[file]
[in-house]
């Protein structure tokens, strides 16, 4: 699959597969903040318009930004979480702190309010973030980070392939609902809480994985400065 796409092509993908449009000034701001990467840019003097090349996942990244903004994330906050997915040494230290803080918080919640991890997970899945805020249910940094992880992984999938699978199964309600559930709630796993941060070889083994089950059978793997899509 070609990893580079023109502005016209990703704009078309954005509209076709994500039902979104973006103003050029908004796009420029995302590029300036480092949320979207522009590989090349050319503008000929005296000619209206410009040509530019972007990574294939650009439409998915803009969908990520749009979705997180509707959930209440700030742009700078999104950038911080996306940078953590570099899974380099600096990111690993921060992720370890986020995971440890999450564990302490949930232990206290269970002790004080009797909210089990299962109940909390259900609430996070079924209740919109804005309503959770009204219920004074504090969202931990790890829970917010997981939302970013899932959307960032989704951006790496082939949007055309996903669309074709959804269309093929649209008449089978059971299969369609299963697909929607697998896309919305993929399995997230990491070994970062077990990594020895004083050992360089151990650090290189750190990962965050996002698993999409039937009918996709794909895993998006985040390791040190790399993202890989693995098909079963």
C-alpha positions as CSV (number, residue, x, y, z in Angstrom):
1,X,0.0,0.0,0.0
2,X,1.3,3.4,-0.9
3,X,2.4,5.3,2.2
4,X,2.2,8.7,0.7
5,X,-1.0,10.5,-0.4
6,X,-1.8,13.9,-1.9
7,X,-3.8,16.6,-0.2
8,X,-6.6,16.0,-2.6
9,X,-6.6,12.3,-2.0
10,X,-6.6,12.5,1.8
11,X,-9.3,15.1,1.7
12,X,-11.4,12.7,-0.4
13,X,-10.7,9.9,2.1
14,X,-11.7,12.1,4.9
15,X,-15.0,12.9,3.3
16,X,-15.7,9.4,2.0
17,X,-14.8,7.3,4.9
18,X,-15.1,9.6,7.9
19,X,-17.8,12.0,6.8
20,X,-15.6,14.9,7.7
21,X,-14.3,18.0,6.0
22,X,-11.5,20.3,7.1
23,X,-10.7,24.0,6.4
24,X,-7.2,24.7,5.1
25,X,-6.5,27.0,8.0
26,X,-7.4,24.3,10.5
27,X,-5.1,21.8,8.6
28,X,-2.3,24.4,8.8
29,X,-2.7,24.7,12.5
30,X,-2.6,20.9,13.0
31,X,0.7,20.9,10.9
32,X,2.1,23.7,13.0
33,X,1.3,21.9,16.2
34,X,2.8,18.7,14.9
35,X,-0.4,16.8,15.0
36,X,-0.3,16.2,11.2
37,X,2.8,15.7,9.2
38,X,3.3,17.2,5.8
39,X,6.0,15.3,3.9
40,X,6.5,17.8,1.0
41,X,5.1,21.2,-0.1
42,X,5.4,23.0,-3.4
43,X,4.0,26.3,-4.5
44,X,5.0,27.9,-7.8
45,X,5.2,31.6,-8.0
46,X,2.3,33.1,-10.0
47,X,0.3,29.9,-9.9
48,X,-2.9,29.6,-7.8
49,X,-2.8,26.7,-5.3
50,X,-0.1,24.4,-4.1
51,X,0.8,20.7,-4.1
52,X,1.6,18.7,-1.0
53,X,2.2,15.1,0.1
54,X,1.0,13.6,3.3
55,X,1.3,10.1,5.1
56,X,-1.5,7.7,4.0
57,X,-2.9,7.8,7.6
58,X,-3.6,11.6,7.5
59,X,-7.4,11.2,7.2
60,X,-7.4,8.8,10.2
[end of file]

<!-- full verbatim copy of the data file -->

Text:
[in-house]
């Protein structure tokens, strides 16, 4: 699959597969903040318009930004979480702190309010973030980070392939609902809480994985400065 796409092509993908449009000034701001990467840019003097090349996942990244903004994330906050997915040494230290803080918080919640991890997970899945805020249910940094992880992984999938699978199964309600559930709630796993941060070889083994089950059978793997899509 070609990893580079023109502005016209990703704009078309954005509209076709994500039902979104973006103003050029908004796009420029995302590029300036480092949320979207522009590989090349050319503008000929005296000619209206410009040509530019972007990574294939650009439409998915803009969908990520749009979705997180509707959930209440700030742009700078999104950038911080996306940078953590570099899974380099600096990111690993921060992720370890986020995971440890999450564990302490949930232990206290269970002790004080009797909210089990299962109940909390259900609430996070079924209740919109804005309503959770009204219920004074504090969202931990790890829970917010997981939302970013899932959307960032989704951006790496082939949007055309996903669309074709959804269309093929649209008449089978059971299969369609299963697909929607697998896309919305993929399995997230990491070994970062077990990594020895004083050992360089151990650090290189750190990962965050996002698993999409039937009918996709794909895993998006985040390791040190790399993202890989693995098909079963």
C-alpha positions as CSV (number, residue, x, y, z in Angstrom):
1,X,0.0,0.0,0.0
2,X,1.3,3.4,-0.9
3,X,2.4,5.3,2.2
4,X,2.2,8.7,0.7
5,X,-1.0,10.5,-0.4
6,X,-1.8,13.9,-1.9
7,X,-3.8,16.6,-0.2
8,X,-6.6,16.0,-2.6
9,X,-6.6,12.3,-2.0
10,X,-6.6,12.5,1.8
11,X,-9.3,15.1,1.7
12,X,-11.4,12.7,-0.4
13,X,-10.7,9.9,2.1
14,X,-11.7,12.1,4.9
15,X,-15.0,12.9,3.3
16,X,-15.7,9.4,2.0
17,X,-14.8,7.3,4.9
18,X,-15.1,9.6,7.9
19,X,-17.8,12.0,6.8
20,X,-15.6,14.9,7.7
21,X,-14.3,18.0,6.0
22,X,-11.5,20.3,7.1
23,X,-10.7,24.0,6.4
24,X,-7.2,24.7,5.1
25,X,-6.5,27.0,8.0
26,X,-7.4,24.3,10.5
27,X,-5.1,21.8,8.6
28,X,-2.3,24.4,8.8
29,X,-2.7,24.7,12.5
30,X,-2.6,20.9,13.0
31,X,0.7,20.9,10.9
32,X,2.1,23.7,13.0
33,X,1.3,21.9,16.2
34,X,2.8,18.7,14.9
35,X,-0.4,16.8,15.0
36,X,-0.3,16.2,11.2
37,X,2.8,15.7,9.2
38,X,3.3,17.2,5.8
39,X,6.0,15.3,3.9
40,X,6.5,17.8,1.0
41,X,5.1,21.2,-0.1
42,X,5.4,23.0,-3.4
43,X,4.0,26.3,-4.5
44,X,5.0,27.9,-7.8
45,X,5.2,31.6,-8.0
46,X,2.3,33.1,-10.0
47,X,0.3,29.9,-9.9
48,X,-2.9,29.6,-7.8
49,X,-2.8,26.7,-5.3
50,X,-0.1,24.4,-4.1
51,X,0.8,20.7,-4.1
52,X,1.6,18.7,-1.0
53,X,2.2,15.1,0.1
54,X,1.0,13.6,3.3
55,X,1.3,10.1,5.1
56,X,-1.5,7.7,4.0
57,X,-2.9,7.8,7.6
58,X,-3.6,11.6,7.5
59,X,-7.4,11.2,7.2
60,X,-7.4,8.8,10.2